type->tp_dictoffset == b_size &&
	    (size_t)t_size == b_size + sizeof(PyObject *))
		return 0; /* "Forgive" adding a __dict__ only */

    - Put blank lines around functions, structure definitions, and
      major sections inside functions.

    - Comments go before the code they describe.

    - All functions and global variables should be declared static
      unless they are to be part of a published interface

    - For external functions and variables, we always have a
      declaration in an appropriate header file in the "Include"
      directory, which uses the DL_IMPORT() macro, like this:

	extern DL_IMPORT(PyObject *) PyObject_Repr(PyObject *);

Naming conventions

    - Use a Py prefix for public functions; never for static
      functions.  The Py_ prefix is reserved for global service
      routines like Py_FatalError; specific groups of routines
      (e.g. specific object type APIs) use a longer prefix,
      e.g. PyString_ for string functions.

    - Public functions and variables use MixedCase with underscores,
      like this: PyObject_GetAttr, Py_BuildValue, PyExc_TypeError.

    - Occasionally an "internal" function has to be visible to the
      loader; we use the _Py prefix for this, e.g.: _PyObject_Dump.

    - Macros should have a MixedCase prefix and then use upper case,
      for example: PyString_AS_STRING, Py_PRINT_RAW.

Documentation Strings

    - Use the PyDoc_STR() or PyDoc_STRVAR() macro for docstrings to
      support building Python without docstrings (./configure

      For C code that needs to support versions of Python older than
      2.3, you can include this after including Python.h:

        #ifndef PyDoc_STR
        #define PyDoc_VAR(name)         static char name[]
        #define PyDoc_STR(str)          (str)
        #define PyDoc_STRVAR(name, str) PyDoc_VAR(name) = PyDoc_STR(str)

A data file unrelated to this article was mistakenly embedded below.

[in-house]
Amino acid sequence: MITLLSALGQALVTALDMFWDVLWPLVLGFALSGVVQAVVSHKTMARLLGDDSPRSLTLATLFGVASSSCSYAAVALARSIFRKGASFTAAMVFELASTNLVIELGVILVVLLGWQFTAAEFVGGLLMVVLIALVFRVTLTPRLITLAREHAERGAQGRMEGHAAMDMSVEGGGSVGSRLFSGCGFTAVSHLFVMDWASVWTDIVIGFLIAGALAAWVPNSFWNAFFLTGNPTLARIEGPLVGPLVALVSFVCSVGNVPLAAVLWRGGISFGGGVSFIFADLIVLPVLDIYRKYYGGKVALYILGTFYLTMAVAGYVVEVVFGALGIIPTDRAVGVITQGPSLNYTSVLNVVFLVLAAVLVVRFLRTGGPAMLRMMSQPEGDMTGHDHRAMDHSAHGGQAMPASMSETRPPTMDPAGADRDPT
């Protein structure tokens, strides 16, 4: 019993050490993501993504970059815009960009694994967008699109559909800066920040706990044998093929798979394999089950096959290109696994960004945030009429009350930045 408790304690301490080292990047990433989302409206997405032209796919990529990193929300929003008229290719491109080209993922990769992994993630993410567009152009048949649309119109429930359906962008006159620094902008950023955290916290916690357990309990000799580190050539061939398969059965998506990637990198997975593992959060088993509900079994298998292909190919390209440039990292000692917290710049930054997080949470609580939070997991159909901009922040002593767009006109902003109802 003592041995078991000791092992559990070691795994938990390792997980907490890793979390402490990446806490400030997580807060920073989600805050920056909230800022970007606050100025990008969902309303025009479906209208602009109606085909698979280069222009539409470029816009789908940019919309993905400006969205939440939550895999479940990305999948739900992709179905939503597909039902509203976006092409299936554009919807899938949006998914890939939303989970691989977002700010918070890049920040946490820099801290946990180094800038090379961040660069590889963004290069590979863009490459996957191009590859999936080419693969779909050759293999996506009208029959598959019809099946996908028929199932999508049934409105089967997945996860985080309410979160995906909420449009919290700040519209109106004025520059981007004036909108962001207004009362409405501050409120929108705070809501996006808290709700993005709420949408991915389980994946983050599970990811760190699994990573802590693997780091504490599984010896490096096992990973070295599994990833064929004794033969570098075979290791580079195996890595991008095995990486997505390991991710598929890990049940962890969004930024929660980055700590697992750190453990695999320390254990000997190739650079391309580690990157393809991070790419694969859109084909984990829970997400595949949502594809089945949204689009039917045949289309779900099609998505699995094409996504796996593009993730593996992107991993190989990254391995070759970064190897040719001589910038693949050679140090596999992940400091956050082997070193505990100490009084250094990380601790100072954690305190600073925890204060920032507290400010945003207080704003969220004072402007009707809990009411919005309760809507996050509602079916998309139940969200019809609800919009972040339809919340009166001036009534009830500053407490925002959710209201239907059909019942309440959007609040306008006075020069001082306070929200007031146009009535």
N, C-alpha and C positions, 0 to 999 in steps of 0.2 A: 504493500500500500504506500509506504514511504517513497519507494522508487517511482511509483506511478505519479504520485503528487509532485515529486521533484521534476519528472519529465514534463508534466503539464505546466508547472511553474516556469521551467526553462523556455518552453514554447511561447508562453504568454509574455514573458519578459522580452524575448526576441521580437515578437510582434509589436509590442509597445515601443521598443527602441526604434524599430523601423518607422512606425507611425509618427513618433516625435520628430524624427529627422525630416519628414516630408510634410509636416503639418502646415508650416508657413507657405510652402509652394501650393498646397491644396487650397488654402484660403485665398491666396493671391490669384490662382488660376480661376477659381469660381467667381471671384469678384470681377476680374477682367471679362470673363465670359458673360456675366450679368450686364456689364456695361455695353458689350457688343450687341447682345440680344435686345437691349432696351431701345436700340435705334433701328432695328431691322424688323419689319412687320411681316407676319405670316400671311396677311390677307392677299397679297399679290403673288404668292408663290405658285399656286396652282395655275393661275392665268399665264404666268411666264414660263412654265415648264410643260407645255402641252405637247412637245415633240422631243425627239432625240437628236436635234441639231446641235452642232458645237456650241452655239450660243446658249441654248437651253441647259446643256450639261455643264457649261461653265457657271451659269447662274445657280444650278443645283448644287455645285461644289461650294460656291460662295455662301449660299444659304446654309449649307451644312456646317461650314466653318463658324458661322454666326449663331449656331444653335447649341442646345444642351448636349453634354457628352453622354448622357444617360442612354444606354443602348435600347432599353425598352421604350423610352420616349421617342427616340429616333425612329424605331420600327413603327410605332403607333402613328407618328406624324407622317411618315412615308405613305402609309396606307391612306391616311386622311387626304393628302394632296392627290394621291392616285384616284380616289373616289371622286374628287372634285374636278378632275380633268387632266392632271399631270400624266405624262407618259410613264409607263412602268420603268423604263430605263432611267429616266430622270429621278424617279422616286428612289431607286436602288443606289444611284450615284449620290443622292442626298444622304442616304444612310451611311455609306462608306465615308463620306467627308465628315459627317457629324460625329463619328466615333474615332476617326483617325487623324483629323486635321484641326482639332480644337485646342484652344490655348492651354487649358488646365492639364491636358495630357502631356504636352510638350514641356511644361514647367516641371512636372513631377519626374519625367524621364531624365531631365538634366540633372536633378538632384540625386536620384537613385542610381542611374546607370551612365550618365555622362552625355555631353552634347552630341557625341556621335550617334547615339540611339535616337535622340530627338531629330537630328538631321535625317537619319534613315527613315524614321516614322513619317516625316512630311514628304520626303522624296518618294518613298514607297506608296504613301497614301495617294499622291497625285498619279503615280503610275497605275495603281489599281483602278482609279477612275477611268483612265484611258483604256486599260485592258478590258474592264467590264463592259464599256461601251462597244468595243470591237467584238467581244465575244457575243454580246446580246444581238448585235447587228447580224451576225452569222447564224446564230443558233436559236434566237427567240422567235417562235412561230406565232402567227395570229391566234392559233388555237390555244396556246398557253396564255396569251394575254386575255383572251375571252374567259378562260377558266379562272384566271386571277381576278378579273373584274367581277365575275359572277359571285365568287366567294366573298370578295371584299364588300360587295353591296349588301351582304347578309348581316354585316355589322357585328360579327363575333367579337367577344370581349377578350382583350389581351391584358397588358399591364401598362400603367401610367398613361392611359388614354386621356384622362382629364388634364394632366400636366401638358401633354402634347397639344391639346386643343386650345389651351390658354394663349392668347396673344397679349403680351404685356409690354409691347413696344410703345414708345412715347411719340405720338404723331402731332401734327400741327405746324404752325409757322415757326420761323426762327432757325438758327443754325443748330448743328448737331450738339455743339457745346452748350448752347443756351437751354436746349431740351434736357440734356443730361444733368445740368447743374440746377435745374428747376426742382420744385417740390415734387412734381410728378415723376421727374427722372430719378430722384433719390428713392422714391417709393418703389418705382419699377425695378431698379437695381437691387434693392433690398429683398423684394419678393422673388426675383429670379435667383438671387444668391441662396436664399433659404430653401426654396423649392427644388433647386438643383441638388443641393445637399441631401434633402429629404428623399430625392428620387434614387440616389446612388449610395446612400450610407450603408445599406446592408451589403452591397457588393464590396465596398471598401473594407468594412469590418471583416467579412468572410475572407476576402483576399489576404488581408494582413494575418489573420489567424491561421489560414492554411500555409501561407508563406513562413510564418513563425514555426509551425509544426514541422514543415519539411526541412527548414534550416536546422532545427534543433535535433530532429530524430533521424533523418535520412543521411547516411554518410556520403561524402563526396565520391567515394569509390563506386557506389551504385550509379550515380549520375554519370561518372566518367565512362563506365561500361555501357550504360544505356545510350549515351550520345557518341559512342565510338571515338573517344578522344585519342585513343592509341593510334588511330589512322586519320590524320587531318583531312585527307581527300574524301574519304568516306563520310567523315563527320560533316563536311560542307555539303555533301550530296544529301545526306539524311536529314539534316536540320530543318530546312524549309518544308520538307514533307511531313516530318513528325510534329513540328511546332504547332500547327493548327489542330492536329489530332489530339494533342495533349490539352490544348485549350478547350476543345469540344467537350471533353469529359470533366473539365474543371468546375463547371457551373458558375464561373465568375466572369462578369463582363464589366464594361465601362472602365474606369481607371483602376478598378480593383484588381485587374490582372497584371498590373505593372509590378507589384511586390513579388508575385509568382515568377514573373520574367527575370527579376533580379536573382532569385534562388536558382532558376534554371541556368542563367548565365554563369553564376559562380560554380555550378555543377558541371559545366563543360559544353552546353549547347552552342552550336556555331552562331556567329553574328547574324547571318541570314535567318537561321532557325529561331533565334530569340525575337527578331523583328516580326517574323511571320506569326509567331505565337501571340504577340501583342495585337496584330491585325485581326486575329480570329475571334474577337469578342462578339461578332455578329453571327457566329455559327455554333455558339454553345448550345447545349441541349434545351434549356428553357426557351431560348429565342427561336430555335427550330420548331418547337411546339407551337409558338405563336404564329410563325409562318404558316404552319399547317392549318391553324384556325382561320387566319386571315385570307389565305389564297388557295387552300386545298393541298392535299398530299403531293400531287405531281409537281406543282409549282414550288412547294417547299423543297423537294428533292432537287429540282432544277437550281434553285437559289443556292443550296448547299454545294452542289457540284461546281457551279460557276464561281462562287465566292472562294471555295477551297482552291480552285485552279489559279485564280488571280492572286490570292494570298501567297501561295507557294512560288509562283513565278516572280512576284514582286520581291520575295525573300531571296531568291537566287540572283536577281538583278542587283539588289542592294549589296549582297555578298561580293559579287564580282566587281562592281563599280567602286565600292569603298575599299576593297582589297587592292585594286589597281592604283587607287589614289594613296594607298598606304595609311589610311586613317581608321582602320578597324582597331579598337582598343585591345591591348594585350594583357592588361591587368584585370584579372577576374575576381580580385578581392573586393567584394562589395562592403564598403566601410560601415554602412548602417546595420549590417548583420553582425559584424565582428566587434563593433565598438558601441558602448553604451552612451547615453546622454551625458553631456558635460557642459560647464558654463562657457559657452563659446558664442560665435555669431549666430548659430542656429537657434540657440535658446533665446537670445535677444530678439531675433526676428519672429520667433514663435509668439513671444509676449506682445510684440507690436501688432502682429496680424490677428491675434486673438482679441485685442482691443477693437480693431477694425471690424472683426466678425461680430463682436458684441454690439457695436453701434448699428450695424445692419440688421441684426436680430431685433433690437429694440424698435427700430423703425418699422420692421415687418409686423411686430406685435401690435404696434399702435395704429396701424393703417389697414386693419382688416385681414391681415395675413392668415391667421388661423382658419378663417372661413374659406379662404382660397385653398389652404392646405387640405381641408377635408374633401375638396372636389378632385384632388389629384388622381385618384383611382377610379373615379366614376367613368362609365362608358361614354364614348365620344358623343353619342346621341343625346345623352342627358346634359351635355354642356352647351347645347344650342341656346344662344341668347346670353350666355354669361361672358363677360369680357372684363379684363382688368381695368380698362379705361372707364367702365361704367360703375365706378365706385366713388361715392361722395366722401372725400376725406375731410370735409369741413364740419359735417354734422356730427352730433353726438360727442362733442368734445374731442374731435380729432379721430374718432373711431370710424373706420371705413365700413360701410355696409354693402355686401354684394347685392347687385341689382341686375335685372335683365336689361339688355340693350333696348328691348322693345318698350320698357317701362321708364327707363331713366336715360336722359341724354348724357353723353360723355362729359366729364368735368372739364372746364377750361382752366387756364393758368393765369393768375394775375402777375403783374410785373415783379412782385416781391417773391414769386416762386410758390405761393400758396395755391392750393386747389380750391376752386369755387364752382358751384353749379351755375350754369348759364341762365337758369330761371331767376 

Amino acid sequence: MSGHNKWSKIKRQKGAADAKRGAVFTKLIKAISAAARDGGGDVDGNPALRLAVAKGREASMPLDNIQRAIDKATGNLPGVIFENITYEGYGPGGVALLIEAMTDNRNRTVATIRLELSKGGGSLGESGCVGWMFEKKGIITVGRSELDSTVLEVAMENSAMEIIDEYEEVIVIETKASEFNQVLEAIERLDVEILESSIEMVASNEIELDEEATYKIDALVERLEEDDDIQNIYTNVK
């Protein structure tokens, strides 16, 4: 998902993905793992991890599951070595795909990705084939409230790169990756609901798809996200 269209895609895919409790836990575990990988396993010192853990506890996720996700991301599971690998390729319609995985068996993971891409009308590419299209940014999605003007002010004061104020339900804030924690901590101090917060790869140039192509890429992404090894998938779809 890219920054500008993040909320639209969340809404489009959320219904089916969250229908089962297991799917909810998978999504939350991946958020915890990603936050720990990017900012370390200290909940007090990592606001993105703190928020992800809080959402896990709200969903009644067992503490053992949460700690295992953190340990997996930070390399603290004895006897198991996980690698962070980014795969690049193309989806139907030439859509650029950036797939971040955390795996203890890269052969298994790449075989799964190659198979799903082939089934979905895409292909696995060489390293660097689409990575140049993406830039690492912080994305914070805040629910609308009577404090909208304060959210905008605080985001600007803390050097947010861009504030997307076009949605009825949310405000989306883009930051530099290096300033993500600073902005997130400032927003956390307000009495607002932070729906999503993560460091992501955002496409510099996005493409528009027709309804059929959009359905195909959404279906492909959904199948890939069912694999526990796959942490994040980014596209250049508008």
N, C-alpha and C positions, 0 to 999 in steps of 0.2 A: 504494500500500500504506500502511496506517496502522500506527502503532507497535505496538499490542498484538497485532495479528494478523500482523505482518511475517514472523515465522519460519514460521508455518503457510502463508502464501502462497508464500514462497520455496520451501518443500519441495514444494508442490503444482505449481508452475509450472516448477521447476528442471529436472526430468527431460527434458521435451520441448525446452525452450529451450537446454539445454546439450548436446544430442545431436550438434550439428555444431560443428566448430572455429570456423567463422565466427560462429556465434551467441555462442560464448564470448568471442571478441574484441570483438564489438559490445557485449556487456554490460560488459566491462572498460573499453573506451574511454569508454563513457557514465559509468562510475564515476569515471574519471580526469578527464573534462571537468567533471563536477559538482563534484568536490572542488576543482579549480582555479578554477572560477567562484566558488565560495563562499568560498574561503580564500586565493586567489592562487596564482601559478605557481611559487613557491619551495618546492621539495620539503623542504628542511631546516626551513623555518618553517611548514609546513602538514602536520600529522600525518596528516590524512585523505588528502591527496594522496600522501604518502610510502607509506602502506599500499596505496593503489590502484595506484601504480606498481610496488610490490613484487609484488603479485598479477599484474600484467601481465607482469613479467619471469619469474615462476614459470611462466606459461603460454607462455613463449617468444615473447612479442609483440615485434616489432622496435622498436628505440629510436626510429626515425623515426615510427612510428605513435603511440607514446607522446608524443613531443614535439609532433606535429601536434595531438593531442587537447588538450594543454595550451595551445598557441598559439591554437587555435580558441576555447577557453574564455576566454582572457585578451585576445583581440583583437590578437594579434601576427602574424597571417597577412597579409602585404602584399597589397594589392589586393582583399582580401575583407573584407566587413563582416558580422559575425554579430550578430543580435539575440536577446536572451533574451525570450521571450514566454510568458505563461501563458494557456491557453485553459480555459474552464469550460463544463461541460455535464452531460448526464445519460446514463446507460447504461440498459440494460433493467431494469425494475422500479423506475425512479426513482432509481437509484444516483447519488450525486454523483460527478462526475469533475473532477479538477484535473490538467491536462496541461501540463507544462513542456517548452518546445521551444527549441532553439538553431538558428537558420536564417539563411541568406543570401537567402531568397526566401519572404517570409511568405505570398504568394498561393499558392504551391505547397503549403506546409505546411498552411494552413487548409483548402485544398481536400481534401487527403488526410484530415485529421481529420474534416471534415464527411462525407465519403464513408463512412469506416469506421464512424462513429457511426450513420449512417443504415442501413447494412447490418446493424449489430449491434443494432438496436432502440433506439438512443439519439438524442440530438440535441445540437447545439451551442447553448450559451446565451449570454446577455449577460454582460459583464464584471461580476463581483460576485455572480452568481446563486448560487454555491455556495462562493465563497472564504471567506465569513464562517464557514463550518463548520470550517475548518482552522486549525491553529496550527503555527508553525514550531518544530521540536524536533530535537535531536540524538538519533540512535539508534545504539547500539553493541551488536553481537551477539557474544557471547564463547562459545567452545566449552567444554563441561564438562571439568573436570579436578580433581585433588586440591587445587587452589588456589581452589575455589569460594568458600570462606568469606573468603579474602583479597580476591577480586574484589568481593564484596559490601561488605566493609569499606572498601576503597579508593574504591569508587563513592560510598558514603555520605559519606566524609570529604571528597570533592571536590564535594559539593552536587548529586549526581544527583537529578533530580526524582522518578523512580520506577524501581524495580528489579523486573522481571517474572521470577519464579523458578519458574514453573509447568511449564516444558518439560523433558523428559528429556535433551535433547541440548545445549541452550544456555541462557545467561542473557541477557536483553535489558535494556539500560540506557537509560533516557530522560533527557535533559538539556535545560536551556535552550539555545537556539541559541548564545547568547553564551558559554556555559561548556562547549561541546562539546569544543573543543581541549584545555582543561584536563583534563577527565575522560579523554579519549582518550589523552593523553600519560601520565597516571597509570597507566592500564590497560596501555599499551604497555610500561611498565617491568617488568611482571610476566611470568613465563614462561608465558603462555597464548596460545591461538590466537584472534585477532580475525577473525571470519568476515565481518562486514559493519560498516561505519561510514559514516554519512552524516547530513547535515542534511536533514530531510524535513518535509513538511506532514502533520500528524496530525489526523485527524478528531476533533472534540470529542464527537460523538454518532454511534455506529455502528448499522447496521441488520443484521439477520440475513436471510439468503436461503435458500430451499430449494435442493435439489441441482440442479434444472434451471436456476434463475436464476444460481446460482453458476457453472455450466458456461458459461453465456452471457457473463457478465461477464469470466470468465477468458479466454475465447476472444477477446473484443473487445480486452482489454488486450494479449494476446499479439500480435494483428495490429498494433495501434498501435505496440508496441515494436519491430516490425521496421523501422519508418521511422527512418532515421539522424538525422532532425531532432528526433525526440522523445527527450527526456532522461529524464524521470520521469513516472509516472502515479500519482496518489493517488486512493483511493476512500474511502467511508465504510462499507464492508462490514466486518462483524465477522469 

- The first line of each fuction docstring should be a "signature
      line" that gives a brief synopsis of the arguments and return
      value.  For example:

        "myfunction(name, value) -> bool\n\n\
        Determine whether name and value make a valid pair.");

      Always include a blank line between the signature line and the
      text of the description.

      If the return value for the function is always None (because
      there is no meaningful return value), do not include the
      indication of the return type.

    - When writing multi-line docstrings, be sure to always use
      backslash continuations, as in the example above, or string
      literal concatenation:

        "myfunction(name, value) -> bool\n\n"
        "Determine whether name and value make a valid pair.");

      Though some C compilers accept string literals without either:

        /* BAD -- don't do this! */
        "myfunction(name, value) -> bool\n\n
        Determine whether name and value make a valid pair.");

      not all do; the MSVC compiler is known to complain about this.


    [1] PEP 8, Style Guide for Python Code, van Rossum, Warsaw


    This document has been placed in the public domain.